Friday, October 30, 2009

Salem State College receives environmental award

Salem State College was awarded a Leading by Example environmental award for its work to promote the use of renewable energy, water conservation, and recycling.

Some of the green projects the college has undertaken include purchasing 3.5 million kilowatt-hours per year of renewable energy to offset carbon emissions, creating a plan to protect nine acres of marshland that the college owns, and planting native beds that conserve water. The college also has a new dormitory under construction that is expected to be LEED certified, according to college officials.

Seven state colleges, municipalities, or agencies received the award. For more info, check out this story from The Globe.

Wednesday, October 28, 2009

Save hundreds by buying energy-efficient televisions

Believe it or not, televisions now account for about 5 percent of all residential electricity use in the United States. Many consumers are not aware of the fact that there is a wide range of energy use required to operate even seemingly similar televisions. For instance, plasma televisions consume significantly more than their similarly-sized LCD counterparts.

While the energy use may not add up to much, you could be looking at saving hundreds of dollars when you consider that you will use a new television for five to 10 years, especially if it is a more expensive model. And, as people become more conscience of their energy use, you can bet that manufacturers will do their best to meet the demand for more efficient televisions, which will increase your options for saving money on your electricity bill.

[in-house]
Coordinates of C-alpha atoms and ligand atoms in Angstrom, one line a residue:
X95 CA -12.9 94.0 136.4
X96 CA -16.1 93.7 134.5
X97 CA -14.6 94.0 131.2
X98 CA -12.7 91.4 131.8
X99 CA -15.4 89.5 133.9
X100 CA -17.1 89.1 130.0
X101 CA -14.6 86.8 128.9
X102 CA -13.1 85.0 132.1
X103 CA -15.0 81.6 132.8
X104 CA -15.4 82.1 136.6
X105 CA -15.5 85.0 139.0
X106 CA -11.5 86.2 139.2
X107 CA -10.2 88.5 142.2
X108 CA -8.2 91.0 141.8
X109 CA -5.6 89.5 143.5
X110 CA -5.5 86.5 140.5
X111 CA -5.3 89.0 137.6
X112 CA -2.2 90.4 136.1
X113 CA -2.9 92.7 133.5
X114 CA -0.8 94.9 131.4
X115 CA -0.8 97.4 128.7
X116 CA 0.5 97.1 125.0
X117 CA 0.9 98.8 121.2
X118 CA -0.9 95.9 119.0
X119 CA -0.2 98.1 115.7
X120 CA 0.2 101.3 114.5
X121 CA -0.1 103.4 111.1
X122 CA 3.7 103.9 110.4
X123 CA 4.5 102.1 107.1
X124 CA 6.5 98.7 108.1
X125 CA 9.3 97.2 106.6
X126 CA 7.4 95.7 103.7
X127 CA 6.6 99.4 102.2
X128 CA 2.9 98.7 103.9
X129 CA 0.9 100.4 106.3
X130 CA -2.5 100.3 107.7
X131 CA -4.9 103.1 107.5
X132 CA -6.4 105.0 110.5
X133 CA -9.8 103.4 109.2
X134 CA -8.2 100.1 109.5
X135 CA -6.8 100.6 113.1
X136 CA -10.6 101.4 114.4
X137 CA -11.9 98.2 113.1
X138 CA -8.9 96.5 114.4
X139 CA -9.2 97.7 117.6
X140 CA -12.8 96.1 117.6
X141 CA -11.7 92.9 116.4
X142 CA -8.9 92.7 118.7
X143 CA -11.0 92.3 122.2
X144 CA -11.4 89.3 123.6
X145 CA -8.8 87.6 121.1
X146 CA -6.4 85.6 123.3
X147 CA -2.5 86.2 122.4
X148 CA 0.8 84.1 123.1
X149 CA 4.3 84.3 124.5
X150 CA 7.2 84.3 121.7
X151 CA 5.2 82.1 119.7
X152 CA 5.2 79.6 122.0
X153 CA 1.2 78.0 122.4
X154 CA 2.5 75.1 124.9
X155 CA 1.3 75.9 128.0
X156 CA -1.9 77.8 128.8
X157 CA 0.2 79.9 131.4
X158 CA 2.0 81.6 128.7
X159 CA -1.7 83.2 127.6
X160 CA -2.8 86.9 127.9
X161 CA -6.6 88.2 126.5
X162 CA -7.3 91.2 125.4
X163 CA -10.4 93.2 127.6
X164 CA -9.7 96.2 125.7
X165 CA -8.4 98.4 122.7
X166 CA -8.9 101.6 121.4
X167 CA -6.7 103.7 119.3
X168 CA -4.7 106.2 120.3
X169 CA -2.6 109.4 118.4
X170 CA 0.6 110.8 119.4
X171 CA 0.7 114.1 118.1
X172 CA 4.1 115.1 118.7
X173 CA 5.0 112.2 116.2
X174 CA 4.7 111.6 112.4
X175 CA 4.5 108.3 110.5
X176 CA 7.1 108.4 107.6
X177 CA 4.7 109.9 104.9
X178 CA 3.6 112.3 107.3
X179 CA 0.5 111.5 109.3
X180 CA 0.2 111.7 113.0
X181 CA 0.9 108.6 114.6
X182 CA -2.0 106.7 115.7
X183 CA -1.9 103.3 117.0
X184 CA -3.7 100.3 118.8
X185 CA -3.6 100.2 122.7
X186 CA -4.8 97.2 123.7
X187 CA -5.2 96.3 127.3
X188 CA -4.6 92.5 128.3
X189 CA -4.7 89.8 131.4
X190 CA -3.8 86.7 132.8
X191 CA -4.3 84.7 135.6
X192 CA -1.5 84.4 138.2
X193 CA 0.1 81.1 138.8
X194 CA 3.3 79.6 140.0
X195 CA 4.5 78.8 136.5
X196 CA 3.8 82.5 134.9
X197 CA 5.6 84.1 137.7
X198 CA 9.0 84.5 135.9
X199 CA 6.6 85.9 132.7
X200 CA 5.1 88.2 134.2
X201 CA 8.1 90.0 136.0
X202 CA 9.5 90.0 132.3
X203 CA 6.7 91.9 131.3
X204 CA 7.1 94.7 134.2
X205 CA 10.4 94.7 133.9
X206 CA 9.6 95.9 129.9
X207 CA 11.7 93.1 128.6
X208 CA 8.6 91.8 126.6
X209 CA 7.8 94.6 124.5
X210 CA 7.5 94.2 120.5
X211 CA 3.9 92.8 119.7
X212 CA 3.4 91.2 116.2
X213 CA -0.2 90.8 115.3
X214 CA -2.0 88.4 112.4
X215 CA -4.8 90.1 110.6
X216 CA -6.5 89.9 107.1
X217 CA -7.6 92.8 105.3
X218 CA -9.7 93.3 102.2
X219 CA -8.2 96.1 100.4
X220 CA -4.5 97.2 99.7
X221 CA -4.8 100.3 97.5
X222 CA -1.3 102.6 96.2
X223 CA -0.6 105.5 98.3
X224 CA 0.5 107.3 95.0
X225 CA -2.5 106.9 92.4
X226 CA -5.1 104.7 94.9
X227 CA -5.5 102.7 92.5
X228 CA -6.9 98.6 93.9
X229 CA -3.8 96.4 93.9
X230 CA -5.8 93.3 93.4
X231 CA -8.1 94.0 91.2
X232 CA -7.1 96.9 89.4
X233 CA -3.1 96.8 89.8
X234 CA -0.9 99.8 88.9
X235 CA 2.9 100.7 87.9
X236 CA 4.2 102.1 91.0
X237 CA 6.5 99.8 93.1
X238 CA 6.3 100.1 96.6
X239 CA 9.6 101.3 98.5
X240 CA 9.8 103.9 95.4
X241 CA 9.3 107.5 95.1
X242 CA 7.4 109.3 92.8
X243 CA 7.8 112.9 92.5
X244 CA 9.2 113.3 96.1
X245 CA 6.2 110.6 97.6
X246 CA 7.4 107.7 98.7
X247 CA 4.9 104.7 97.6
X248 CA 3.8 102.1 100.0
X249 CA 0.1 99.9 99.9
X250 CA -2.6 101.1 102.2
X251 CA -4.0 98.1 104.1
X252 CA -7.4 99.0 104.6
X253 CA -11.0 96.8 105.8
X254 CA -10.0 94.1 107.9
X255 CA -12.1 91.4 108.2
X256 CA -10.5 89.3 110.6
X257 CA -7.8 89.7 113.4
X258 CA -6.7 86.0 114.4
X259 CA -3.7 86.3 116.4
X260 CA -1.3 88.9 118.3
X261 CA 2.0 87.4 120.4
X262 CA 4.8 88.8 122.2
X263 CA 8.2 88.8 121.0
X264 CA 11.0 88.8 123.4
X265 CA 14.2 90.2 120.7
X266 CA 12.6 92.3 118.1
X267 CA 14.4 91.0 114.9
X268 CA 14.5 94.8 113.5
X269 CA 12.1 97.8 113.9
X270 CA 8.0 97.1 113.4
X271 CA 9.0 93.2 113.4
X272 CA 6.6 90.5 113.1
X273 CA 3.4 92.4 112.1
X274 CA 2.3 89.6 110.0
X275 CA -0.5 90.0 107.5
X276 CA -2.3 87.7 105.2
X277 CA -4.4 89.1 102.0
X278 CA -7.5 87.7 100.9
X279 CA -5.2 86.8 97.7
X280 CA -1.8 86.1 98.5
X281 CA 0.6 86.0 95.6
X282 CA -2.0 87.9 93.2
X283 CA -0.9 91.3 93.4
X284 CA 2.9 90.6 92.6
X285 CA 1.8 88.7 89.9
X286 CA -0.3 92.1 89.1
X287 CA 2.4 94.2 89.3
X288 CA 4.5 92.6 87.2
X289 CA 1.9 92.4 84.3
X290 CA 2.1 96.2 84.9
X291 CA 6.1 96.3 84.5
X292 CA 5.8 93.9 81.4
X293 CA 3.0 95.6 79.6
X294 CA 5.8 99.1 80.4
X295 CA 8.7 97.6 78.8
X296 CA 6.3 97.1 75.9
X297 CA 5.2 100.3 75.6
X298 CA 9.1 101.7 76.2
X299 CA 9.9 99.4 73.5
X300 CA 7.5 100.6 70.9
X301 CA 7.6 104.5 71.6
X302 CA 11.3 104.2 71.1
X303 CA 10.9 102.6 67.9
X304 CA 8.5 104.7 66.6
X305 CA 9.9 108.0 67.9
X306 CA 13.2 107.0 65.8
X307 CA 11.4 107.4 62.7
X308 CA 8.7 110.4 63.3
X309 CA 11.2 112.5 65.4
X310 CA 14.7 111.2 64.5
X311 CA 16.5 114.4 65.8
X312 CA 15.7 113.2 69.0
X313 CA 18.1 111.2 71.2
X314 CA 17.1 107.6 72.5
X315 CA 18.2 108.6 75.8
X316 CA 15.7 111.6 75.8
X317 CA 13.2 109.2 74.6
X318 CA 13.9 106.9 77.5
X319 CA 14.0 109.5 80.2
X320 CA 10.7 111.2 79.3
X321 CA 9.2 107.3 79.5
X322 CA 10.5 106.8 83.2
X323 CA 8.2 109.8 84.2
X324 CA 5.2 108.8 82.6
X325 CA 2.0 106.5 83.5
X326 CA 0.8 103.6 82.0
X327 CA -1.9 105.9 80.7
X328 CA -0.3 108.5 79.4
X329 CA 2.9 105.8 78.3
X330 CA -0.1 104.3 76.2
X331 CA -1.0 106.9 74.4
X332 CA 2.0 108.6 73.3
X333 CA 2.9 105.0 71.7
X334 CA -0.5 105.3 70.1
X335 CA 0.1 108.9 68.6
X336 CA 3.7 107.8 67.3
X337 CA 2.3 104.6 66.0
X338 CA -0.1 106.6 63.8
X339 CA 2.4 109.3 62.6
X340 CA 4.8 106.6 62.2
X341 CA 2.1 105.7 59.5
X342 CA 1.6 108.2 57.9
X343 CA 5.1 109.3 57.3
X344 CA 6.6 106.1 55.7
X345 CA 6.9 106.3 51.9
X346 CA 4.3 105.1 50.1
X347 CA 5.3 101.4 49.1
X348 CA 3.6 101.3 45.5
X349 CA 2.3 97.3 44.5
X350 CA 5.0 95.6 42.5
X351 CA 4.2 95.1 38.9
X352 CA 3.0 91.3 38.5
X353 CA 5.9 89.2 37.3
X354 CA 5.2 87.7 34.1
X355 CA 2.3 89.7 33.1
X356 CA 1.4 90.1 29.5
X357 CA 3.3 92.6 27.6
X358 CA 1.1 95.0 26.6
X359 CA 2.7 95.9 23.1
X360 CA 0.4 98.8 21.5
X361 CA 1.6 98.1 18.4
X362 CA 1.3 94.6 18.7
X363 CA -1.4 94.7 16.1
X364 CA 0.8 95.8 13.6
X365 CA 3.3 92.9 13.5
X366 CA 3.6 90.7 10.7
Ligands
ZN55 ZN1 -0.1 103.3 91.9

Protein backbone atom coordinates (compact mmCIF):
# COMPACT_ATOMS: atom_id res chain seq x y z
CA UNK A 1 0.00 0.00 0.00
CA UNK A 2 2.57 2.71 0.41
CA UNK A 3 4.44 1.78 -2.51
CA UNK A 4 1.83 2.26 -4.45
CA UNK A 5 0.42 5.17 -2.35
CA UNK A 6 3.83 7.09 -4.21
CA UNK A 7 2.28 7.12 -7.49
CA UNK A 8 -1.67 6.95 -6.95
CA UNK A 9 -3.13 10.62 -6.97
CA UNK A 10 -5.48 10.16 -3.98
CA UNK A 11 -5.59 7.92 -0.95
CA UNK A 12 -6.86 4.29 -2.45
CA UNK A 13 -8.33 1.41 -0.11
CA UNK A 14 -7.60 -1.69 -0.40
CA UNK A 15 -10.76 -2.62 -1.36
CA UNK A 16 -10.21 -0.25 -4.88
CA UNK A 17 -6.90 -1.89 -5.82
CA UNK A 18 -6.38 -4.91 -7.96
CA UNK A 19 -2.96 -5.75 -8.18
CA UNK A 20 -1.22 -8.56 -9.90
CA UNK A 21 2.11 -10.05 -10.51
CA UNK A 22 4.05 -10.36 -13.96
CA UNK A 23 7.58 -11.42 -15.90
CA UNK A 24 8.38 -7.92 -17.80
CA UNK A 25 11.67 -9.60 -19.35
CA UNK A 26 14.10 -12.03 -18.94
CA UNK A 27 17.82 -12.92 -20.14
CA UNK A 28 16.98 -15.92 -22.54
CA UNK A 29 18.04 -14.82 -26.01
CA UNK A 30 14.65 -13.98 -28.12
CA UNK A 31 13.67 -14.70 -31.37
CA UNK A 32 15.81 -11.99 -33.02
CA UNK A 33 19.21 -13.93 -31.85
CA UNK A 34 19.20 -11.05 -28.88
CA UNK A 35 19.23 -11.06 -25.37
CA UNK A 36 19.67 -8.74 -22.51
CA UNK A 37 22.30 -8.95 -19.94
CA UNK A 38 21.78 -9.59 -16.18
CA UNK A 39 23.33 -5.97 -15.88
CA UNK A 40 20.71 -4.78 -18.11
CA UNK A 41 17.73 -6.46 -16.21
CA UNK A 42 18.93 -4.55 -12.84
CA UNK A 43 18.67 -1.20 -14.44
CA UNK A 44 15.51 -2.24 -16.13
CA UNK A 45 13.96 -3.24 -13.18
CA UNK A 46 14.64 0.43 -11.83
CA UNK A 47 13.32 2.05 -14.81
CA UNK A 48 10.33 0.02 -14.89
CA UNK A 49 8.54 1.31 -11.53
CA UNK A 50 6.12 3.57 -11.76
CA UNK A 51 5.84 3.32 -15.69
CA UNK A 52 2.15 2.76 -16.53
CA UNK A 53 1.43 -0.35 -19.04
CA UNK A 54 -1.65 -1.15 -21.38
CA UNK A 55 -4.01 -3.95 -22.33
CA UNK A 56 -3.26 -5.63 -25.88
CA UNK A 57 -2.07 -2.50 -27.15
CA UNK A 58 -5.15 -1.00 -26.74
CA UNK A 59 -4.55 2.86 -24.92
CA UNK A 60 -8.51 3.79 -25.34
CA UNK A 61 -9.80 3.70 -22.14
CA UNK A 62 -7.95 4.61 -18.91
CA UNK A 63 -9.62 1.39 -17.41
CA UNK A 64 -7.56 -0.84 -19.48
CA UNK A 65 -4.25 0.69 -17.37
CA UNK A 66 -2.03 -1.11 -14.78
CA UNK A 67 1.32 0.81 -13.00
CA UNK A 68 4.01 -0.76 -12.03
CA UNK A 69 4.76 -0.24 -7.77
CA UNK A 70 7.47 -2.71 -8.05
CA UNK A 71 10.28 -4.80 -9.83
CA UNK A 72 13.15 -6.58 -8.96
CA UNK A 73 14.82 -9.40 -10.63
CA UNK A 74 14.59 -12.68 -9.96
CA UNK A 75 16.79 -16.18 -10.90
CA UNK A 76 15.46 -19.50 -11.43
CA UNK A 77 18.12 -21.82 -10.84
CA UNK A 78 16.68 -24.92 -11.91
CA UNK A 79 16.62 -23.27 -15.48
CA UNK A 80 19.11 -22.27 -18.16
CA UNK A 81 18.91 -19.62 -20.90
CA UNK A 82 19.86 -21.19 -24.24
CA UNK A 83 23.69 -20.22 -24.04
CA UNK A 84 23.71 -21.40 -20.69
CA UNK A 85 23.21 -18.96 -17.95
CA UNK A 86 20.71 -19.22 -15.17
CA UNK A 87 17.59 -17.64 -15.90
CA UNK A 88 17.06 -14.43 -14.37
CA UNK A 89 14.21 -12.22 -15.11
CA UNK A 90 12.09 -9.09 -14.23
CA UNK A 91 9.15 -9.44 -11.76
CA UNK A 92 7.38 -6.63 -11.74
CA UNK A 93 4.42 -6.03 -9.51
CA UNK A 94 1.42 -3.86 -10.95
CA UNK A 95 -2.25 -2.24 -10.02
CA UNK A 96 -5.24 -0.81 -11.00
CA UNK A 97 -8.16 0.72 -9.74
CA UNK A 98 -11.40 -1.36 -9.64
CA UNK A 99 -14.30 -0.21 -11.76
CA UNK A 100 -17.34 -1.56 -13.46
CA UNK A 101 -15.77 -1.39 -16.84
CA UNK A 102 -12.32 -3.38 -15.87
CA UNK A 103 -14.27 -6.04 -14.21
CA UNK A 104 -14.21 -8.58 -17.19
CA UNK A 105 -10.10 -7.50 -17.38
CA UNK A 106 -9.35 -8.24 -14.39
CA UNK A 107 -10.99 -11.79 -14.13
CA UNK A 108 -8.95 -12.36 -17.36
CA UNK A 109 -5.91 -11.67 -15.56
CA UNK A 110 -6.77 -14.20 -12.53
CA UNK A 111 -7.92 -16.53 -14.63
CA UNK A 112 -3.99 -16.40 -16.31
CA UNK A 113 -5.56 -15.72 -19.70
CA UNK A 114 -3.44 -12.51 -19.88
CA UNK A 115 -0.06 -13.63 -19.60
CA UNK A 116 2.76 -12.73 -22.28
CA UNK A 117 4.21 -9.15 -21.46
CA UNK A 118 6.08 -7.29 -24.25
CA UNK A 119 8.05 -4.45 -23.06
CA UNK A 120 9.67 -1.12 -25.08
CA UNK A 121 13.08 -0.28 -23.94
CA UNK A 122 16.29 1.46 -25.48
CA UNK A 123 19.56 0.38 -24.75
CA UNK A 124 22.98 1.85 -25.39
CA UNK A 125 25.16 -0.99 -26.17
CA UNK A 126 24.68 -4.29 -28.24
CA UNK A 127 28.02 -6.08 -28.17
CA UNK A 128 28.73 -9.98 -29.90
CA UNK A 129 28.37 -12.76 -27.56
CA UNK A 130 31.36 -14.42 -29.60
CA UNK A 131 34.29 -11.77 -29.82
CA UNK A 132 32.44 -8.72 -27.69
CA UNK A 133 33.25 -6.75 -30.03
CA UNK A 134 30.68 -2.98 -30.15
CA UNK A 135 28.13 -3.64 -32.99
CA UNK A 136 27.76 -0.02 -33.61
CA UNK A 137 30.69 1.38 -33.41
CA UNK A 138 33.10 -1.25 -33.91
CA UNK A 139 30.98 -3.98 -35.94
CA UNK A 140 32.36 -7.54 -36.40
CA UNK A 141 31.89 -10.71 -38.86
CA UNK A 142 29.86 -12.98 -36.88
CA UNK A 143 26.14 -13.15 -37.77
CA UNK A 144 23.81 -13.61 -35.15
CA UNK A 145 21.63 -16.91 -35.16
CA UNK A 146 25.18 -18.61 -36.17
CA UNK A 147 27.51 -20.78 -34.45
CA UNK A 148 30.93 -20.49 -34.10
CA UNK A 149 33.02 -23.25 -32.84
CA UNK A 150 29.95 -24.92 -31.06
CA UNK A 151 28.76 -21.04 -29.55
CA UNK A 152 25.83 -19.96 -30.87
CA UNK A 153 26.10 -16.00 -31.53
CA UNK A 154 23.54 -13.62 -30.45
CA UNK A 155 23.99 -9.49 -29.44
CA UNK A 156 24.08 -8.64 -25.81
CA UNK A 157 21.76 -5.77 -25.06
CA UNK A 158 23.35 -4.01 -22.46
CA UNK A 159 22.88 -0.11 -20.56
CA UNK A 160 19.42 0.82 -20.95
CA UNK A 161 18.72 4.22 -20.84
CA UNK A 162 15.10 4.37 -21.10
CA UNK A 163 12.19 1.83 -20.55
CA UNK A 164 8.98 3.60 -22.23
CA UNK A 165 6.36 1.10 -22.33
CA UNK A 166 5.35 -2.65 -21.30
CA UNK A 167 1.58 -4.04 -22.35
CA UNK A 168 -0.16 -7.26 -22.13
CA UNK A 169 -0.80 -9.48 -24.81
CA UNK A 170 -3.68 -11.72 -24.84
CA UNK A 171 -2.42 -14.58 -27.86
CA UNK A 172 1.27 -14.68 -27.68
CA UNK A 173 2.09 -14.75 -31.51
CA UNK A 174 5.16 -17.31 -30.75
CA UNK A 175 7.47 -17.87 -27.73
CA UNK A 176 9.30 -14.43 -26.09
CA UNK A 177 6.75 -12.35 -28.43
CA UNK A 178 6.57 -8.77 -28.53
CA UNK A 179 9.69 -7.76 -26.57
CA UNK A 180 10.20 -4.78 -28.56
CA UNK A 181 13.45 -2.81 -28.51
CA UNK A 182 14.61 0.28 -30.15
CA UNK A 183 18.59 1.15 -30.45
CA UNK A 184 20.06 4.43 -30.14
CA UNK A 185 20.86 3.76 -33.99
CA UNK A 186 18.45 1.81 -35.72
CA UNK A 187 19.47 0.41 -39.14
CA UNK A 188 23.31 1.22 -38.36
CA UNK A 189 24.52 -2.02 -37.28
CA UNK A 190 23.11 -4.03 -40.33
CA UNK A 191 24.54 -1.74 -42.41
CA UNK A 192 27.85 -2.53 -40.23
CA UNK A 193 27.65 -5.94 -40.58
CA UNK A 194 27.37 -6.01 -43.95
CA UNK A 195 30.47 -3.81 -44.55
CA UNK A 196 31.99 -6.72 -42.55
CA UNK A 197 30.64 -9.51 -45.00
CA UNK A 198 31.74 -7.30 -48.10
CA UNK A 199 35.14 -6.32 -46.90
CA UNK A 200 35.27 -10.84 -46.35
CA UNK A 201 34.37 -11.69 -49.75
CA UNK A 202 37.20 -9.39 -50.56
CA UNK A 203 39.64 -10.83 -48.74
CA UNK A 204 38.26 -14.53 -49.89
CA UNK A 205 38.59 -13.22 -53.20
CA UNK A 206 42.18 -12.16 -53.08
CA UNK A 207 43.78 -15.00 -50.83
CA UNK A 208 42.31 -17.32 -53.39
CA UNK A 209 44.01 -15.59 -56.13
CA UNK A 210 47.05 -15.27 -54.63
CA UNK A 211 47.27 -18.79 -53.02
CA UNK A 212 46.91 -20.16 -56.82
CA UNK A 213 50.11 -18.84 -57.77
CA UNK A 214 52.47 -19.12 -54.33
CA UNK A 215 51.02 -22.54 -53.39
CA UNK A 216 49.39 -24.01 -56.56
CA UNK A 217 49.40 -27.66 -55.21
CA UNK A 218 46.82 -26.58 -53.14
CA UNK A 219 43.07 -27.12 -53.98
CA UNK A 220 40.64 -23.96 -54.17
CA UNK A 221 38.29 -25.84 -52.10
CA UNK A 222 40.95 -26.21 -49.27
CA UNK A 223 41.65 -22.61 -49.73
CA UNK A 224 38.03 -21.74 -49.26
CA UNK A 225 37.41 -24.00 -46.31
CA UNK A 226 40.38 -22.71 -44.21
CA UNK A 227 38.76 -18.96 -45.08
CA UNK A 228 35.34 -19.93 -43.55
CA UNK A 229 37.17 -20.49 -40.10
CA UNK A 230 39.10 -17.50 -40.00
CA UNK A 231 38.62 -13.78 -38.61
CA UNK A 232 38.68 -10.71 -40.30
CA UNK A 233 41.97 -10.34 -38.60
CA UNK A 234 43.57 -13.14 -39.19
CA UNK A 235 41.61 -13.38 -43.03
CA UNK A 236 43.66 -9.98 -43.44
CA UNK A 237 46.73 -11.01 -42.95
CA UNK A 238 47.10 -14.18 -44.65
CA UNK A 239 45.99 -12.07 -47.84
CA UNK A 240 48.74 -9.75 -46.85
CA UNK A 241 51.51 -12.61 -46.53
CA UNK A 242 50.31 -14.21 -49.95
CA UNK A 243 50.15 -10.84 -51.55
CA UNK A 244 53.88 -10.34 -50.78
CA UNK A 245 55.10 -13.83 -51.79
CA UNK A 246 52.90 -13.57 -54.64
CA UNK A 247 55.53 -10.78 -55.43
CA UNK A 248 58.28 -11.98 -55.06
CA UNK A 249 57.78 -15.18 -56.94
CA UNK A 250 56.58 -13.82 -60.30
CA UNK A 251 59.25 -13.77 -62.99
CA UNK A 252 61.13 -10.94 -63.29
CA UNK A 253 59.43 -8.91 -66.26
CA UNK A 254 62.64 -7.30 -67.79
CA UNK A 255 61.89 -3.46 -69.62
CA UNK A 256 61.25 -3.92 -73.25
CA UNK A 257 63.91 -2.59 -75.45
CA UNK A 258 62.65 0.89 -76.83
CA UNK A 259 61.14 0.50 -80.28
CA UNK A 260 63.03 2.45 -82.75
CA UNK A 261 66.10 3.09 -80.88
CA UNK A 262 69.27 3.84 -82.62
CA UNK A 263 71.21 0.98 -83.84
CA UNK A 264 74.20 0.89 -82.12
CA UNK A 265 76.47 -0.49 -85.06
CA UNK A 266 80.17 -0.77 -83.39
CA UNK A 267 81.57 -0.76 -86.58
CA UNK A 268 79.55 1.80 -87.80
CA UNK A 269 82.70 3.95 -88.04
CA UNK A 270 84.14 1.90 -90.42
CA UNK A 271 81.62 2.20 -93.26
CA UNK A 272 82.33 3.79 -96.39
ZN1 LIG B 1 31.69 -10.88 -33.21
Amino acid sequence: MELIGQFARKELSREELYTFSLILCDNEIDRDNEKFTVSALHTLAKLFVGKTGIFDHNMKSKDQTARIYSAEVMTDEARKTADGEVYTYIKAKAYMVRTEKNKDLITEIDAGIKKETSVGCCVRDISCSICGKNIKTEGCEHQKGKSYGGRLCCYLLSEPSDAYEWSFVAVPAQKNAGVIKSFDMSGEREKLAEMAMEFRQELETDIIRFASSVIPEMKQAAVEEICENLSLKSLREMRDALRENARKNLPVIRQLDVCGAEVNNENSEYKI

For more information, check out this story from The Daily Green.

Tuesday, October 27, 2009

Report claims one in five jobs will be in green sectors by 2030

A report released this week by the American Solar Energy Society suggests that by 2030 about one in five jobs in the U.S. will be in the emerging energy-efficiency and and renewable energy sectors, adding that the sectors could employ about 37 million people in the next two decades.

Granted, this report is from a trade industry group for the renewable energy sector, but it is obvious that green sectors, such as those listed above, are gaining jobs as more government funding is released for green projects and more private sector companies are popping up to meet the demands of consumers.

Interestingly, while the common perception is that green jobs that are created will be in high-tech fields, the report states that most of the jobs created will be in more traditional fields, such as agriculture or carpentry. For more info on the future of green jobs, check out this story from Business Green.

Friday, October 23, 2009

White House optimistic about climate change bill's chances

After meetings between key Democratic and Republican lawmakers, White House officials are much more confident that a compromise can be reached on a climate change bill than they were just a month ago.

Republican senators who were previously opposed to any kind of climate change legislation have been hinting that they may support a bill so long as it included provisions to fund nuclear energy and domestic oil exploration. White House officials have said that both items are at least somewhat negotiable, meaning that whatever compromise is agreed upon will likely have at least some Republican support.